logical complexity.

In their essay entitled “Organized Complexity: Is Big History a Big Compu-

tation?,” Jean-Paul Delahaye and Clément Vidal downplay the importance of

complexity in a physical and informational sense, “random complexity” as they

call it. They deem it unable to account for the distinctive information found in

an organized entity; they argue, for example, that the Kolmogorov complexity

of a random string can be mimicked with a completely different string with the

1

same randomness, so it doesn’t enclose organized information. I disagree with

this premise—first of all, it assumes that something that is truly random still

encloses some sort of information. By definition, informational complexity is the

lack of entropy, so if something is truly random, lacking any kind of complexity

or pattern, there is no useful information that logical depth could encapsulate

that algorithmic entropy could not. This in fact raises the question: why do

humans, no less Drs. Delahaye and Vidal, or more generally organized life, value

a different kind of complexity than seemingly the rest of the Universe? Why is

this idea of organizational complexity so important to life as we know it, how

does this relate to the theoretical computer science principles we’ve covered?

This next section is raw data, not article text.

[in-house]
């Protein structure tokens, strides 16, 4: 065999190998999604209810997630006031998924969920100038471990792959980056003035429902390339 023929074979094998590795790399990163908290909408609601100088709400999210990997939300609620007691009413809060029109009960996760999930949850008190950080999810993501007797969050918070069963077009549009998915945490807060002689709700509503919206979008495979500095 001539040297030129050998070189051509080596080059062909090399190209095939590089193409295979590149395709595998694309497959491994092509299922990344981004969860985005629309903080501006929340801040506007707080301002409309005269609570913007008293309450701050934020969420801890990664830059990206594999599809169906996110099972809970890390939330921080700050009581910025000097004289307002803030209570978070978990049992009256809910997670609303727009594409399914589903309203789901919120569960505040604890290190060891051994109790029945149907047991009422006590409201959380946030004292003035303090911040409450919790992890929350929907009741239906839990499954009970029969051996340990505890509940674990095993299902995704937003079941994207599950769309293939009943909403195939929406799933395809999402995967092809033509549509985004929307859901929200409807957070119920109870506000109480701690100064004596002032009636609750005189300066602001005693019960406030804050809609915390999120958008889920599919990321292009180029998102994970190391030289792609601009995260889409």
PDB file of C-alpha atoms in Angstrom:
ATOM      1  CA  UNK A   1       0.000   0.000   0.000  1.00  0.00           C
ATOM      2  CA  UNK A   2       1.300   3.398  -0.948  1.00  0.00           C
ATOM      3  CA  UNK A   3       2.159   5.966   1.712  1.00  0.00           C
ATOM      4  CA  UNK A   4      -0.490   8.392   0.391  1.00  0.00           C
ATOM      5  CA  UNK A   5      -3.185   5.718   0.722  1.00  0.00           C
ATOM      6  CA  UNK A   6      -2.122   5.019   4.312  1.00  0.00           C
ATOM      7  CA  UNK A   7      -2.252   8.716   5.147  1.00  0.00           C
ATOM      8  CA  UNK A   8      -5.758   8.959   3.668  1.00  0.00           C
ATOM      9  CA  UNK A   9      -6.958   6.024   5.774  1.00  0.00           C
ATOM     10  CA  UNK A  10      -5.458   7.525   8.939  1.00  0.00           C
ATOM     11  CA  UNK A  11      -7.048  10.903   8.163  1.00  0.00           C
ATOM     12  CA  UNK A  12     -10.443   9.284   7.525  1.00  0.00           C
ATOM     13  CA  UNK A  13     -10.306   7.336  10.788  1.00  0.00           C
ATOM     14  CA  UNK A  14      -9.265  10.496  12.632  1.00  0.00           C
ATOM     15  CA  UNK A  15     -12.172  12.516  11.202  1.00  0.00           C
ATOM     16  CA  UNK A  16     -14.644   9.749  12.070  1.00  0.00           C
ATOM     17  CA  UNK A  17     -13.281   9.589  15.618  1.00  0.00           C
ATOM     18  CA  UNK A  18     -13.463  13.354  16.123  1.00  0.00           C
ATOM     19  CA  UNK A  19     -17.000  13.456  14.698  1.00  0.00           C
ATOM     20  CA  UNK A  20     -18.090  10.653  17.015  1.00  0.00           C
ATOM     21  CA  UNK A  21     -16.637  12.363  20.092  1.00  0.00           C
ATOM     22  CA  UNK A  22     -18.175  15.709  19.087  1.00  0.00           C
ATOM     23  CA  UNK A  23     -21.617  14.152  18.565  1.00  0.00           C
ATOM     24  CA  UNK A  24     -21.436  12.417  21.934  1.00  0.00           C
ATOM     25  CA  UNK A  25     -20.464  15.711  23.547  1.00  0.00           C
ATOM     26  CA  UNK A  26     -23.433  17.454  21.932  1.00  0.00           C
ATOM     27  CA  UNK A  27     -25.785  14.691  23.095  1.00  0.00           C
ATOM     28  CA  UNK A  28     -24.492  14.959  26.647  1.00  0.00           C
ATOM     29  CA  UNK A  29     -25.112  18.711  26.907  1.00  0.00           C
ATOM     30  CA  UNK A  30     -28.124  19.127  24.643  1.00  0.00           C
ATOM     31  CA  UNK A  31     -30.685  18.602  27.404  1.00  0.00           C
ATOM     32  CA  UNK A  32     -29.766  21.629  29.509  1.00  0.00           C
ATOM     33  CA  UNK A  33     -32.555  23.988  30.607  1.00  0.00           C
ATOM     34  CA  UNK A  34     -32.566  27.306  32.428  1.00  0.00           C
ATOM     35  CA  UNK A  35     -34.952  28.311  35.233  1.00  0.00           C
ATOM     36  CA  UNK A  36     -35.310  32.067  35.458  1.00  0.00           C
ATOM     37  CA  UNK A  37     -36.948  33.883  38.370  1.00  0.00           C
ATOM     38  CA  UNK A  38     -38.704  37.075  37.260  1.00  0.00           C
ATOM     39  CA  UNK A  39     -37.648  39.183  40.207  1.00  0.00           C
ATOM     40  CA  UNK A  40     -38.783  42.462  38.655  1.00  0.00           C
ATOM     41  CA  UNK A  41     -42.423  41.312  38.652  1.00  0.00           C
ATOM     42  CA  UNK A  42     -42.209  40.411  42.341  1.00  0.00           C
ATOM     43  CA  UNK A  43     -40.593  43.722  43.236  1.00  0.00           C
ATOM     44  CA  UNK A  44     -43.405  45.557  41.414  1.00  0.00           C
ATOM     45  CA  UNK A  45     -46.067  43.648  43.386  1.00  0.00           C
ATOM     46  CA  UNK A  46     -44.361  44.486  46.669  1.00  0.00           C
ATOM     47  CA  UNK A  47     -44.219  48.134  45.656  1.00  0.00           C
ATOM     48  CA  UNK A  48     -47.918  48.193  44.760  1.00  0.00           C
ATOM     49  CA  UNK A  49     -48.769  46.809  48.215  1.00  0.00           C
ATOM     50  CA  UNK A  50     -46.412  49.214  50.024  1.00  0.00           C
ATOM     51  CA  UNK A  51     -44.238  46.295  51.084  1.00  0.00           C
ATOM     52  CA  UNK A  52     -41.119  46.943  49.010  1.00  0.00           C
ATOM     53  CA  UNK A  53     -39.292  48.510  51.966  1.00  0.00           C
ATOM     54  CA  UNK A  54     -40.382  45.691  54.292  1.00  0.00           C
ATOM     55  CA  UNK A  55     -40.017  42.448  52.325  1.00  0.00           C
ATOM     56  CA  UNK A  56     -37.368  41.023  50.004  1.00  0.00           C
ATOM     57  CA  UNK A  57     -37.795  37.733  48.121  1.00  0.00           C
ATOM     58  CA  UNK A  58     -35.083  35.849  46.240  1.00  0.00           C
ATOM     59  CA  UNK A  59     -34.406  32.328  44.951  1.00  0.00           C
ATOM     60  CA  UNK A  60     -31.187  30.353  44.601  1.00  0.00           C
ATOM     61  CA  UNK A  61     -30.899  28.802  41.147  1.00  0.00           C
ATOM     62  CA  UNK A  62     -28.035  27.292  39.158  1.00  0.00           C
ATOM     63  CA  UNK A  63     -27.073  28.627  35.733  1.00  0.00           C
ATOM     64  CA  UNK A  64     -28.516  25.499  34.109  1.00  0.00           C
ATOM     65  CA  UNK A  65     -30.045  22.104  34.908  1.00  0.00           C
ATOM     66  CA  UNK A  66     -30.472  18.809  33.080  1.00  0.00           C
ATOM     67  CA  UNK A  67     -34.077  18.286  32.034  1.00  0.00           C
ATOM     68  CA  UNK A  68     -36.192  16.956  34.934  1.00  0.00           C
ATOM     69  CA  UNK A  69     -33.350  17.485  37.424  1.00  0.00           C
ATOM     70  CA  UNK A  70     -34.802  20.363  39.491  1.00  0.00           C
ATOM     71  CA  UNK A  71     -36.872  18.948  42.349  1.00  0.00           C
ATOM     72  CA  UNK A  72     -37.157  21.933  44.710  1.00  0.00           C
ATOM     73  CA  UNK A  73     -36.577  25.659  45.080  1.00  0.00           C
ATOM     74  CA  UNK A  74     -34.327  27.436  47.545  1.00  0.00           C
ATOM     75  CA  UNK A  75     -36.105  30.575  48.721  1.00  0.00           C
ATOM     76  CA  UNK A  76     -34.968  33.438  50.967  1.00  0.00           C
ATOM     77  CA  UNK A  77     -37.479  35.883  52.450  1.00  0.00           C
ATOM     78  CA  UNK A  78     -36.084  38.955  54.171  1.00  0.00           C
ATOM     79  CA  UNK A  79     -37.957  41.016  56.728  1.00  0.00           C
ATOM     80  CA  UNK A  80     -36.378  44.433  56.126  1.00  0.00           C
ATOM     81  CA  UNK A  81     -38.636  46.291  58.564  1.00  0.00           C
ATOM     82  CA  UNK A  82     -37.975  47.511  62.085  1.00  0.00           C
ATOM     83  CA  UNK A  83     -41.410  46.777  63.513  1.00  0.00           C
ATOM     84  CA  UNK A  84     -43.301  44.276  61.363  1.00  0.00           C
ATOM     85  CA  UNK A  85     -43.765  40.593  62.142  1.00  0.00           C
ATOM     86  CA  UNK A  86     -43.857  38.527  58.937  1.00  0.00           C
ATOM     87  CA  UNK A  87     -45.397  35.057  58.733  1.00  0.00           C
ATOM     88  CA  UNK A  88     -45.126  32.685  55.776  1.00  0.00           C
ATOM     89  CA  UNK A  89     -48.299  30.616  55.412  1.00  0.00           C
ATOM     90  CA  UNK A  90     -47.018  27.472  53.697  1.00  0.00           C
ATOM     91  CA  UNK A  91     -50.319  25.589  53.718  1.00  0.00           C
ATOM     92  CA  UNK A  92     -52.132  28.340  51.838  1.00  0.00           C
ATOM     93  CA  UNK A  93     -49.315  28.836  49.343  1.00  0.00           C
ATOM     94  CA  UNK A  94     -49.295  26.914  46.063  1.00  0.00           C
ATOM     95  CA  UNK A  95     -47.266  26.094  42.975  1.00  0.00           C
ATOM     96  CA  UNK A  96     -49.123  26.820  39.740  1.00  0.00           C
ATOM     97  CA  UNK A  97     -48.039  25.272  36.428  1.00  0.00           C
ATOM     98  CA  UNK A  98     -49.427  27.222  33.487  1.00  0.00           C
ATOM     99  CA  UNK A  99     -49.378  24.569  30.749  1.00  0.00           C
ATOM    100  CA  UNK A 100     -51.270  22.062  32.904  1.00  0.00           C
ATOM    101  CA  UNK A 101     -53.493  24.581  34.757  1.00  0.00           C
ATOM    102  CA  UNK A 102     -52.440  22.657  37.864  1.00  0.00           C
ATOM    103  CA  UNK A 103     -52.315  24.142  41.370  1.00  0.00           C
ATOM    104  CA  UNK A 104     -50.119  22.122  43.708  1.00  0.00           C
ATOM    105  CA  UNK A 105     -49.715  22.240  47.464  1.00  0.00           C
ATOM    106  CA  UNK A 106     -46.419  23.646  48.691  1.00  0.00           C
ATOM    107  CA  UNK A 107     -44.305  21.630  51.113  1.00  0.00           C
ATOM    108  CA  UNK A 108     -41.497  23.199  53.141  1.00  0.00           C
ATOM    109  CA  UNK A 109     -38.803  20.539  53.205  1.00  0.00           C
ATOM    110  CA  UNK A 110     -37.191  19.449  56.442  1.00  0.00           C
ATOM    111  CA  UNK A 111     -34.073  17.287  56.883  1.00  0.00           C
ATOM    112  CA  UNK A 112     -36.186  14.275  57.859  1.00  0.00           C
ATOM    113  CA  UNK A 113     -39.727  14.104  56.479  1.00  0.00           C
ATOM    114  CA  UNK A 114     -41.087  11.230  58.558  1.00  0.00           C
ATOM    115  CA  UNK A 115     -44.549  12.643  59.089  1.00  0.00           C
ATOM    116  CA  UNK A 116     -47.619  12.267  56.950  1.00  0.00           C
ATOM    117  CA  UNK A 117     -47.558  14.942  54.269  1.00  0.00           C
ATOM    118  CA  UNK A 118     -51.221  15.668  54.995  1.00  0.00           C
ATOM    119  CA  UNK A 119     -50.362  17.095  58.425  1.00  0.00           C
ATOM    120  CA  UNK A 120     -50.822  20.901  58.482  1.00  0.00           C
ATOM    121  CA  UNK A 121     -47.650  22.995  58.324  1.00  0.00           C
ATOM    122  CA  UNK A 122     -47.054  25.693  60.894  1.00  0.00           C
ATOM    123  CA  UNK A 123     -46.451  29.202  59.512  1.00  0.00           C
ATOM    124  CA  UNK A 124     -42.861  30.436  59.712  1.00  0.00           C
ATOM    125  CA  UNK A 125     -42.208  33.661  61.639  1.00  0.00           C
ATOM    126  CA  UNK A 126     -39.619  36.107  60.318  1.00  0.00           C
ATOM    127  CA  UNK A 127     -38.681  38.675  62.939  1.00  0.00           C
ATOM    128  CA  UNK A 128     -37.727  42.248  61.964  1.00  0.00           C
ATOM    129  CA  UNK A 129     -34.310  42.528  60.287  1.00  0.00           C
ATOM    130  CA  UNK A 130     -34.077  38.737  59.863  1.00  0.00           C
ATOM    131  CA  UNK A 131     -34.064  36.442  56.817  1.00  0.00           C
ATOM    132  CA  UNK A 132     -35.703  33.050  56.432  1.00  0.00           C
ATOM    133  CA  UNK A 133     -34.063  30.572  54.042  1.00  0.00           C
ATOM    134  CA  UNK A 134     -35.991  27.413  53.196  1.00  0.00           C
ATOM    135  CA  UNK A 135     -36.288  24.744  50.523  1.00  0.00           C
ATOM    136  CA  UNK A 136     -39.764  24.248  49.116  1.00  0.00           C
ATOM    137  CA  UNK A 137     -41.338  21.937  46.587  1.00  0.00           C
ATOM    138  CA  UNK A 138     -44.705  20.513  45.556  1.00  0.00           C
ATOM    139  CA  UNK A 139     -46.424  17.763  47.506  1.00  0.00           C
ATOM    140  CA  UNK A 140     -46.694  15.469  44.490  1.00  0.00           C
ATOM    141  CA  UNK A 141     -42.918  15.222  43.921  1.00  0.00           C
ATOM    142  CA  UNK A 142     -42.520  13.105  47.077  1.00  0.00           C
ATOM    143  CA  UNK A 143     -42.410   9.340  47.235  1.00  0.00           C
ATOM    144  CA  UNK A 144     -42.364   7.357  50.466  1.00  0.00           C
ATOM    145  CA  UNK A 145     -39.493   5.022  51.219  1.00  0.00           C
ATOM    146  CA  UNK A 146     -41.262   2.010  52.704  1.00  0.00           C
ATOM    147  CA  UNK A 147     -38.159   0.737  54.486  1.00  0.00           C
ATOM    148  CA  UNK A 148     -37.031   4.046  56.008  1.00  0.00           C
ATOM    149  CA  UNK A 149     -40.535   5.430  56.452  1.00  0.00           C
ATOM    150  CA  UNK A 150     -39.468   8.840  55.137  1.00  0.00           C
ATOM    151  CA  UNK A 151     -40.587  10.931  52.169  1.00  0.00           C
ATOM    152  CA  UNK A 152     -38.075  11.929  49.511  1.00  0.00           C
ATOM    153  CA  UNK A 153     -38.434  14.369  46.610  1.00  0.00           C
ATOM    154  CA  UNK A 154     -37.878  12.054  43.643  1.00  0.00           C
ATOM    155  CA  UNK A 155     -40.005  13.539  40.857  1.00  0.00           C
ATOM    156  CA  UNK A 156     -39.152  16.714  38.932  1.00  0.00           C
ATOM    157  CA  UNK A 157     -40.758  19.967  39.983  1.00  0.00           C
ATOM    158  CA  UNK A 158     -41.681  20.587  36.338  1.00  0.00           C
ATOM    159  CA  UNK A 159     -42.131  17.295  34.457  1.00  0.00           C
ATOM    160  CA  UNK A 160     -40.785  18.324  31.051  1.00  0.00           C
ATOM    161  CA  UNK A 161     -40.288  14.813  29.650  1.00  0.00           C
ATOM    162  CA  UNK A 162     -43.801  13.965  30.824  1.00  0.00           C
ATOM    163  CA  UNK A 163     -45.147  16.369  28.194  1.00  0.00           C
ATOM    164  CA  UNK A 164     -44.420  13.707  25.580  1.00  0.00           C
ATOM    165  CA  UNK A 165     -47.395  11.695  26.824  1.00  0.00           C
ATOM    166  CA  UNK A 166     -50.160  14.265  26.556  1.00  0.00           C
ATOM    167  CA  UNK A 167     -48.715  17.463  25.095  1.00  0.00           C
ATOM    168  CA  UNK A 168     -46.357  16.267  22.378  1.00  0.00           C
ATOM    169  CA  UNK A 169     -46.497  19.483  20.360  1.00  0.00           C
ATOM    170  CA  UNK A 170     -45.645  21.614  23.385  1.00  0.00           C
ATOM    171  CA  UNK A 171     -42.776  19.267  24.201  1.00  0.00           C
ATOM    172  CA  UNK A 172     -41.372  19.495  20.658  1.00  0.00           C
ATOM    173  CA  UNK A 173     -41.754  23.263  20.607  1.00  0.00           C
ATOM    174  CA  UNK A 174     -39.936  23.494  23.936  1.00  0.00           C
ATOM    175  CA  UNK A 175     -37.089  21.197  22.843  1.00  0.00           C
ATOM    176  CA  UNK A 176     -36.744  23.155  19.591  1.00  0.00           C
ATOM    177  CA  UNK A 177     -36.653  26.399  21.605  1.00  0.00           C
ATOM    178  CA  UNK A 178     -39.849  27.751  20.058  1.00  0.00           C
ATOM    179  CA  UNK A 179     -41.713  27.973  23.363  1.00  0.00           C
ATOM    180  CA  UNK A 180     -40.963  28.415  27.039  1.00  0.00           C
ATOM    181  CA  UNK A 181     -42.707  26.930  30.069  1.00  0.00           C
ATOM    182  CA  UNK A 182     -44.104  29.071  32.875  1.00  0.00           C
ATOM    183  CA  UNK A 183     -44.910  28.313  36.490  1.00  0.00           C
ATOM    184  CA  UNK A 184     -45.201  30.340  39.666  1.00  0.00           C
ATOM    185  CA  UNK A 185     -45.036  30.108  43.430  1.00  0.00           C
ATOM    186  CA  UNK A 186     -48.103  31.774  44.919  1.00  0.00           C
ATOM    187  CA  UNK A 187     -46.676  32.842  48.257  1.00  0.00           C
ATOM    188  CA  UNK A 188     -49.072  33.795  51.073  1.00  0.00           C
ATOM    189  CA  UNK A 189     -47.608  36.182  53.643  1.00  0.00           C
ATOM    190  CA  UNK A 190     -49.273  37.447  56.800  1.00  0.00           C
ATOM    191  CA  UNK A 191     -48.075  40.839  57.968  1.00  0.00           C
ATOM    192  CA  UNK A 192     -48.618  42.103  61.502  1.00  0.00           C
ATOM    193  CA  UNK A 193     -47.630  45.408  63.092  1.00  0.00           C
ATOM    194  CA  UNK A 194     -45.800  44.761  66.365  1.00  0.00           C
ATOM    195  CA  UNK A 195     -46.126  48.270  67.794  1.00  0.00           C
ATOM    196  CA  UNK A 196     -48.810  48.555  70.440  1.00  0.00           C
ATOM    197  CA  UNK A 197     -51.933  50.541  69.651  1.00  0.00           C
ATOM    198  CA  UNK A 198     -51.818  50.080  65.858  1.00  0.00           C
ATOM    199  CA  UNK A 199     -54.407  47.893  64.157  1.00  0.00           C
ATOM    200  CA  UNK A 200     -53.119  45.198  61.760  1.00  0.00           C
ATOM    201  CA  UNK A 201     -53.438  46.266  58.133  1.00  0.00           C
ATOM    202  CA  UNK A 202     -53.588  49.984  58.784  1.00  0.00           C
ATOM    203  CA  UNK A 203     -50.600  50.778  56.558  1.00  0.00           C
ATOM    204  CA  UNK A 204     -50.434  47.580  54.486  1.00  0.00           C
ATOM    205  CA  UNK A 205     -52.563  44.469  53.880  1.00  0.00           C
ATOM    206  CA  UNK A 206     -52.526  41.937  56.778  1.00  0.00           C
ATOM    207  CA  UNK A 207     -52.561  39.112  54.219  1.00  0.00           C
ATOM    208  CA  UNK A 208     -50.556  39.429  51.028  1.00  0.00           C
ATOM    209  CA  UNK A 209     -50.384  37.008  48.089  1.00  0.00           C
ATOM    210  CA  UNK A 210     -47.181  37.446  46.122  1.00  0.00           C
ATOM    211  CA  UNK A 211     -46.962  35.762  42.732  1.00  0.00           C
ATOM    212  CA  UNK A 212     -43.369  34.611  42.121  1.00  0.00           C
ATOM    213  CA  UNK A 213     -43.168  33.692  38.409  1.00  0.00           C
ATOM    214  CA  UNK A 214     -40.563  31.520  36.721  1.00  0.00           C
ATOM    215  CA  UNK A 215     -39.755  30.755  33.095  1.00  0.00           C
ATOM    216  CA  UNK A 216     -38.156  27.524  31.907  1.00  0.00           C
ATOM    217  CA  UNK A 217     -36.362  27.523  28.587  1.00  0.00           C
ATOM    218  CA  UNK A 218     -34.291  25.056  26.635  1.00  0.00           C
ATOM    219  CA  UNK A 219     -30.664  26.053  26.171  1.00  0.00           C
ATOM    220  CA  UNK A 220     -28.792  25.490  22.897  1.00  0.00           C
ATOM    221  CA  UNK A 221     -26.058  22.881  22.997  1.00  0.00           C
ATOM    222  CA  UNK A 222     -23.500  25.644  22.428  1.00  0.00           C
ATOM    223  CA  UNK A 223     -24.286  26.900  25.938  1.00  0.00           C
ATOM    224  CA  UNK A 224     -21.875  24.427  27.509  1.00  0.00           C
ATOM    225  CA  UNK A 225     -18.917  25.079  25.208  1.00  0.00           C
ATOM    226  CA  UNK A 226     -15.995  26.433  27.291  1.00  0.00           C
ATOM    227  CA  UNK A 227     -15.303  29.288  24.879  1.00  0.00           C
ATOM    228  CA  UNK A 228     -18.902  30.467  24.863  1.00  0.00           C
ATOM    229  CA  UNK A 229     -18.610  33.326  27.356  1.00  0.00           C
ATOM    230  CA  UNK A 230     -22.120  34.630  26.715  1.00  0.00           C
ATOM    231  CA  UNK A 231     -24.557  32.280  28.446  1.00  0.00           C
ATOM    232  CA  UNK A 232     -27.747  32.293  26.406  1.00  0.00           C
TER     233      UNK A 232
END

I would argue that just as there are differing levels of complexity within one

subfield, such as the number of objects and the number of relations between

objects, there are differing levels of complexity itself. This self-referential na-

ture of complexity, this strange loop found in the very subject itself, seems to

suggest that complexity as a study is not computable in some sense, and is thus

very characteristic of what it means to be human.

Disorganized complexity seems to study particles or entities as a whole and

study them with statistical/mathematical/computer science methods; indeed,

this principle is the basis for Boltzmann’s H-theorem, and much of statisti-

cal thermodynamics. An ideal example for this would be a collection of gas

molecules in a chamber; the millions of molecules themselves have interactions

between themselves, ranging from gravity to electromagnetism to even strong

weak and strong nuclear forces on scales infinitesimally small. However, in